Does Talking About Recovery Make You Uncomfortable?

Sep 9, 2020Blog

Does Talking About Recovery Make You Uncomfortable?

Leslie Brown, CEO, Hudson Behavioral Health

According to SAMHSA*, more than 23 million Americans are in recovery for some form of addiction. If everyone in recovery were to form a state, we’d have the third largest population in the nation behind California and New York.

That is why National Recovery Month is so important. Held every September and now in its 31st year, it serves as a reminder that recovery is not just something one does, it becomes who you are, 365 days a year. And it shows others not yet in recovery what is possible.

In Wicomico County where we are based (and with similar initiatives in all the counties we serve), the month is filled with activities gathered under the banner “Wicomico Goes Purple”**. From seminars to movies to food drives, the goal is to encourage our community to stand up against substance abuse while engaging in conversation about prevention, treatment, recovery and the role of prescription drugs in these challenges.

Every day on our campus we see the impact opioids, alcohol and other substances have on the mental, physical and spiritual aspects of individuals. It devastates the individual and the people who love them. The decision to choose recovery is never taken lightly. It is a decision by an individual to wage war against an enemy; to regain the choices and direction that have been lost under the power of addiction.

Chances are you know someone who is in recovery; it may even be you. You may know someone fighting addiction right now and you may not even be aware of it.

What can you do? Lend your voice to the recovery effort. Talk about it in person when you can, or on social media. Read up on it and share resources.

Remind people to recycle their opioids and other medication safely. Here on the Lower Shore many police and sheriff stations have secure recycling boxes.

Donate food and supplies to local food banks and school supplies to local drives. Often for people and families in recovery, just a little support of the basics can make the difference.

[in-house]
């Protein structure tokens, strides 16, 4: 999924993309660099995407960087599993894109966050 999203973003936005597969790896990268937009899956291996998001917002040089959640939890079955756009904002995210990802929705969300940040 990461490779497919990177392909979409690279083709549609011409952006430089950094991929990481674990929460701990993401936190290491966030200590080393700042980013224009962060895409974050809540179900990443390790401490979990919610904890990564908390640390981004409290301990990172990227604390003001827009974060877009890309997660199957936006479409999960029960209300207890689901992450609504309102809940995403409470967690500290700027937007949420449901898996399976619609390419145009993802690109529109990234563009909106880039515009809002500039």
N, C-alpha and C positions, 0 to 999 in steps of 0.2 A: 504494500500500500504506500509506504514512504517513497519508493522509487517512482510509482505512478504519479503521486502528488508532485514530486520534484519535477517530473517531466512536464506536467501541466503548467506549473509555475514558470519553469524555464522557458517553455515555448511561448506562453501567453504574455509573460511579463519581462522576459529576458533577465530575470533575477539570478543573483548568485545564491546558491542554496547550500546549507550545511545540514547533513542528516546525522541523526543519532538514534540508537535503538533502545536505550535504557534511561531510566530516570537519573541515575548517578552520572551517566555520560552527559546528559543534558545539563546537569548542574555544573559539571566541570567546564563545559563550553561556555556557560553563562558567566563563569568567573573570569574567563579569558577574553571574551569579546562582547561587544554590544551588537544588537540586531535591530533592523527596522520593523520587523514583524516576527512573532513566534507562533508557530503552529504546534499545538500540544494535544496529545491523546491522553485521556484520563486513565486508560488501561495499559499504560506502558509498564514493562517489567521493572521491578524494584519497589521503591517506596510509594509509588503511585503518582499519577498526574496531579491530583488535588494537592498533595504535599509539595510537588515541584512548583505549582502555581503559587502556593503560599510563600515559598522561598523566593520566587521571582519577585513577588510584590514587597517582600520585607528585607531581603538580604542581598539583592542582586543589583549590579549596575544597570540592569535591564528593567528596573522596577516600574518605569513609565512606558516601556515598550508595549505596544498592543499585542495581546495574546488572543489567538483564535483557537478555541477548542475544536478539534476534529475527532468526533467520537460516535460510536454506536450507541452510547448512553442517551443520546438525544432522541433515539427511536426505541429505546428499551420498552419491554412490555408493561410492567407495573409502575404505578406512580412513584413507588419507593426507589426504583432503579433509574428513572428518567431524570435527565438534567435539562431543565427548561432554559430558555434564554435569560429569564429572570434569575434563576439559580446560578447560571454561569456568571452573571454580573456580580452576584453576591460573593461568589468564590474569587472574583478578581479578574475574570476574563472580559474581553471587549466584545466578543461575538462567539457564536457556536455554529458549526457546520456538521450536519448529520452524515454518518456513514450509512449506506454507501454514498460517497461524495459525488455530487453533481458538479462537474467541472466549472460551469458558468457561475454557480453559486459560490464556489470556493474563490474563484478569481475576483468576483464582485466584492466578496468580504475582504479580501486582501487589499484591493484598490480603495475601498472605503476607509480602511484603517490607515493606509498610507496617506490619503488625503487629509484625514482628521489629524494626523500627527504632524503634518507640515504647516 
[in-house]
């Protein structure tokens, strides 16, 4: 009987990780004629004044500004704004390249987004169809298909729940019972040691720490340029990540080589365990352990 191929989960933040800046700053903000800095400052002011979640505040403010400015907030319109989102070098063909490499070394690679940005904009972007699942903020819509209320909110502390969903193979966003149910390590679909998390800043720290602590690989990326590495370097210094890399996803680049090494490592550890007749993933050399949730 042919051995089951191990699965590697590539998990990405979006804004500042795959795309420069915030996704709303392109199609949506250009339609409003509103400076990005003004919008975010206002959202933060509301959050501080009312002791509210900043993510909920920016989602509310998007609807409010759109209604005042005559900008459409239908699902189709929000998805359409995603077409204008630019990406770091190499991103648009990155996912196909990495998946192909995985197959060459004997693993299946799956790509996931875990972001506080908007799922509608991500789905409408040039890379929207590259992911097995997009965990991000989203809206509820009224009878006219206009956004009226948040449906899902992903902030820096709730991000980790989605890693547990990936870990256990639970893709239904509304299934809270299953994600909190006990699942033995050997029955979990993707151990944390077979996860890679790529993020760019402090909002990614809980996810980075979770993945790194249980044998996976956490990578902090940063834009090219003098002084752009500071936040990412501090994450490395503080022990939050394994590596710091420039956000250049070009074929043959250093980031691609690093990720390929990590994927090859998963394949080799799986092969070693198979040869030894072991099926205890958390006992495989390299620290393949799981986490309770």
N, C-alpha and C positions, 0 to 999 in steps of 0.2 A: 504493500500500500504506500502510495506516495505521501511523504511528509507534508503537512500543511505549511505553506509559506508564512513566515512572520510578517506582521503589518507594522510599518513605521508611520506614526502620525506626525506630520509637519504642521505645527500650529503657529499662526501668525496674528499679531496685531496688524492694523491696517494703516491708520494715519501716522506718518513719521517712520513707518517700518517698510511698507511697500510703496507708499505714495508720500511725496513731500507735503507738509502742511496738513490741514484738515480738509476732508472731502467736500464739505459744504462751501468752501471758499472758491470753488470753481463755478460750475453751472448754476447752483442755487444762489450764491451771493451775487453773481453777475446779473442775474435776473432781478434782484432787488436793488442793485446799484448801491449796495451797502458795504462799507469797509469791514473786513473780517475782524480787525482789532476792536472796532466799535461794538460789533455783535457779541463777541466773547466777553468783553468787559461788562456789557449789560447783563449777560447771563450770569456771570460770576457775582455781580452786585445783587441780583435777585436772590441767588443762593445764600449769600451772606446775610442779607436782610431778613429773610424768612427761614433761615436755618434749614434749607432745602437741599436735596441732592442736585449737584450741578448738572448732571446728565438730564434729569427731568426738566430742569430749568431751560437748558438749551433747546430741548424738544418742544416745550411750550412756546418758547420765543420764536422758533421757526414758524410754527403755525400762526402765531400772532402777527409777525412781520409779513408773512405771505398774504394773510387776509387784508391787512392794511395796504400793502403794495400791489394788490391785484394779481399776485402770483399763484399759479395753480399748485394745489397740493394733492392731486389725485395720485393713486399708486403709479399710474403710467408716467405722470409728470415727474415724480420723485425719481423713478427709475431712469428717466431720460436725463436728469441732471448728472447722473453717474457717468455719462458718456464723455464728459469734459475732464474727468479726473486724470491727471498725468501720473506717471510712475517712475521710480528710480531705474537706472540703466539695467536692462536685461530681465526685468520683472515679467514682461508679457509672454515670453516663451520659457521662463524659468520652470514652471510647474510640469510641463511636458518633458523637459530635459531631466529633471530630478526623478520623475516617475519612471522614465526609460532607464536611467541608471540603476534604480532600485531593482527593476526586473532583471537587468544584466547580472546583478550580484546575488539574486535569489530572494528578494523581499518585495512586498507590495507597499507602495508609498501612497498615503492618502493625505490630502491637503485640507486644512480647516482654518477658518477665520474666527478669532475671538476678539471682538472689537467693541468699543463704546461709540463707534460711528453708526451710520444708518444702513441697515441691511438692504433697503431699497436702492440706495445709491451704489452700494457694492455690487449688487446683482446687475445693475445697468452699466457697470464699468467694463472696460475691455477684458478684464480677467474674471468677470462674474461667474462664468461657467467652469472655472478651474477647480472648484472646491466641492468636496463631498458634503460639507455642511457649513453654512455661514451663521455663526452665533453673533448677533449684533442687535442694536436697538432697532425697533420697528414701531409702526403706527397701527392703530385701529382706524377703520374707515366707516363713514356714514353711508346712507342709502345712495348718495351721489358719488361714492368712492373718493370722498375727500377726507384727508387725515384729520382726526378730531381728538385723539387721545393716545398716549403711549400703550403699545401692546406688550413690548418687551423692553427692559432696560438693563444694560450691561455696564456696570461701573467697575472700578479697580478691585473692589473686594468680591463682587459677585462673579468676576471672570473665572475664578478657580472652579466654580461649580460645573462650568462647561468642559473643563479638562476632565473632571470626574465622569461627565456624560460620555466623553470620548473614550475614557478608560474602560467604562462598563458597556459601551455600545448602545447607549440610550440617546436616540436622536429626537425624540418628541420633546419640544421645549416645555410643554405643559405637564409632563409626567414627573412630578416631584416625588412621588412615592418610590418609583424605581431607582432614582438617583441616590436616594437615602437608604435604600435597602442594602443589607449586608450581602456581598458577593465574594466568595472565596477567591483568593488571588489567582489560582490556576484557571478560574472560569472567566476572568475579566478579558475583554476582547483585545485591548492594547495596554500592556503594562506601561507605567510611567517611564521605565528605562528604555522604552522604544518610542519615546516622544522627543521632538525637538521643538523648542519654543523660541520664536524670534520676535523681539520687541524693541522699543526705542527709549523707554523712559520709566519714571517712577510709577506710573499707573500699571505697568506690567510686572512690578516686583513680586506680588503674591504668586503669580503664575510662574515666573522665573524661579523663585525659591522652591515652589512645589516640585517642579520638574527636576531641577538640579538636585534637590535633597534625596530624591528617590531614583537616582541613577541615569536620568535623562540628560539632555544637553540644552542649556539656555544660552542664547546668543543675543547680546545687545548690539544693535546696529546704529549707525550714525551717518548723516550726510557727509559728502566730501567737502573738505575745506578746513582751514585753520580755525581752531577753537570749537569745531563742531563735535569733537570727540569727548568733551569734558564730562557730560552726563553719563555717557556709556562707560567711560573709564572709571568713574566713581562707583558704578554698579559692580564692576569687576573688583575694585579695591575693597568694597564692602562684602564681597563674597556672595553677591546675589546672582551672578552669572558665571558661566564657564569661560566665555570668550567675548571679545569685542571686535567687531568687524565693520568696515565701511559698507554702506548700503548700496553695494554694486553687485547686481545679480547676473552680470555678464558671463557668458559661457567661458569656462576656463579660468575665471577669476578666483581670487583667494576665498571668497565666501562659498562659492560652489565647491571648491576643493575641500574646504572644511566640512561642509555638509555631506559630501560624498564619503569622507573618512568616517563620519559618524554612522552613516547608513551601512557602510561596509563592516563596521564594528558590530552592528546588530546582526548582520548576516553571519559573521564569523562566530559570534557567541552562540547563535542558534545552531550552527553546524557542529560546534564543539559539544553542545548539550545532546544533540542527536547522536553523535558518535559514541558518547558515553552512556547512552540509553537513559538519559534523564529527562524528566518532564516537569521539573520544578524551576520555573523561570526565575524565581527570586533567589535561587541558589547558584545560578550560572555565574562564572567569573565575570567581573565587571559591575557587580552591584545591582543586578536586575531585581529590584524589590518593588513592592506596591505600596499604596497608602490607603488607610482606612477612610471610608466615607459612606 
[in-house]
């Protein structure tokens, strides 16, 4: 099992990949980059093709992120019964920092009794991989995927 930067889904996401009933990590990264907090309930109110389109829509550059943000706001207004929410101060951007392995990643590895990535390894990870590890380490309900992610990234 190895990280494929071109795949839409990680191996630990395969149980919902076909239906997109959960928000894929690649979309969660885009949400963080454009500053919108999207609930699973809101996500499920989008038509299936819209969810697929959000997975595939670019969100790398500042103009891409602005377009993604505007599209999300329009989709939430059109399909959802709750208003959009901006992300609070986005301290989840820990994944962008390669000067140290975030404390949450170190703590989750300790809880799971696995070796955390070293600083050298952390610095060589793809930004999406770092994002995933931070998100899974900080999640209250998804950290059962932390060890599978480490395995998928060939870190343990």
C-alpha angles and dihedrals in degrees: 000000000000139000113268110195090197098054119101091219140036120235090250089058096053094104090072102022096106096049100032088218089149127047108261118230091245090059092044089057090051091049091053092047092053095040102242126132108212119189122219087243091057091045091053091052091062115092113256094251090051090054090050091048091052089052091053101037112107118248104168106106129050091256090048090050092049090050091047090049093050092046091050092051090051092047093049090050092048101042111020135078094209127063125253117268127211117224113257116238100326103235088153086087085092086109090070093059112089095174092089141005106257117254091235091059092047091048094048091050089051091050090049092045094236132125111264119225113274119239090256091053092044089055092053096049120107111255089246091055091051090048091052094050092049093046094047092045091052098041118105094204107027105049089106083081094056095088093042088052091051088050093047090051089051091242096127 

And celebrate those in recovery. If you are in our area, one way to do that is to join us at Shorebirds Stadium on September 18 for a firework show. You can buy a pass to park in the parking lot, and set your lawn chairs up in a safe space by your car (as marked.) It’s going to be a great evening of community support and enthusiasm for the positives in our lives. Visit for tickets and information.

Because truly, recovery is something to be celebrated. It is a brave choice. A hard choice. One that is made over and again for days, weeks, months and, when we are fortunate, decades, or, as they say, “One day at a time.”

If you or someone you care about needs information about recovery on the Eastern Shore, visit – our region’s first and only residential recovery center, with 40 years of experience and success.

*SAMHSA is the Substance Abuse and Mental Health Services Administration. Visit

**Wicomico Goes Purple is an initiative from the Wicomico County Opioid Intervention Team and the Salisbury Area Chamber of Commerce, in partnership with the Community Foundation of the Eastern Shore.

About us

Hudson Behavioral Health was formed in 1980 (as Hudson Health Services, Inc.) to bring the first residential recovery program to the Eastern Shore. Today, thousands of patients later, we remain the leader in recovery programs and resources, with our staff of 100 committed to serving each patient as an individual.